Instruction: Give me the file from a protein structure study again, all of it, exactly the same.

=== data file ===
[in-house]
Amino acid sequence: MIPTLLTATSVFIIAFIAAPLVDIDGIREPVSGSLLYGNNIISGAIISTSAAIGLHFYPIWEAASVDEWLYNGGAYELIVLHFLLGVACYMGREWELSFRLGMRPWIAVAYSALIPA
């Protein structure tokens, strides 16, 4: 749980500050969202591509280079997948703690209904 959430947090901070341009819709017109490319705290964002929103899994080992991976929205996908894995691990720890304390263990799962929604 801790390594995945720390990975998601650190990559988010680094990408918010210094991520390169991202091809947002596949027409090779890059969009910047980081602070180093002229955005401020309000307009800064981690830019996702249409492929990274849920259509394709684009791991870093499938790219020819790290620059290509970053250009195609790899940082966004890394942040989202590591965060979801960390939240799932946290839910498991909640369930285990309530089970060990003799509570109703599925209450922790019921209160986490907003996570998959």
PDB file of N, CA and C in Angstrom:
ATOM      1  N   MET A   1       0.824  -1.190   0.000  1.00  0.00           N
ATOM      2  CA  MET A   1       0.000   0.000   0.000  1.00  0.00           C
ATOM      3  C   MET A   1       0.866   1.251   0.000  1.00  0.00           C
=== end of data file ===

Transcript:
[in-house]
Amino acid sequence: MIPTLLTATSVFIIAFIAAPLVDIDGIREPVSGSLLYGNNIISGAIISTSAAIGLHFYPIWEAASVDEWLYNGGAYELIVLHFLLGVACYMGREWELSFRLGMRPWIAVAYSALIPA
């Protein structure tokens, strides 16, 4: 749980500050969202591509280079997948703690209904 959430947090901070341009819709017109490319705290964002929103899994080992991976929205996908894995691990720890304390263990799962929604 801790390594995945720390990975998601650190990559988010680094990408918010210094991520390169991202091809947002596949027409090779890059969009910047980081602070180093002229955005401020309000307009800064981690830019996702249409492929990274849920259509394709684009791991870093499938790219020819790290620059290509970053250009195609790899940082966004890394942040989202590591965060979801960390939240799932946290839910498991909640369930285990309530089970060990003799509570109703599925209450922790019921209160986490907003996570998959």
PDB file of N, CA and C in Angstrom:
ATOM      1  N   MET A   1       0.824  -1.190   0.000  1.00  0.00           N
ATOM      2  CA  MET A   1       0.000   0.000   0.000  1.00  0.00           C
ATOM      3  C   MET A   1       0.866   1.251   0.000  1.00  0.00           C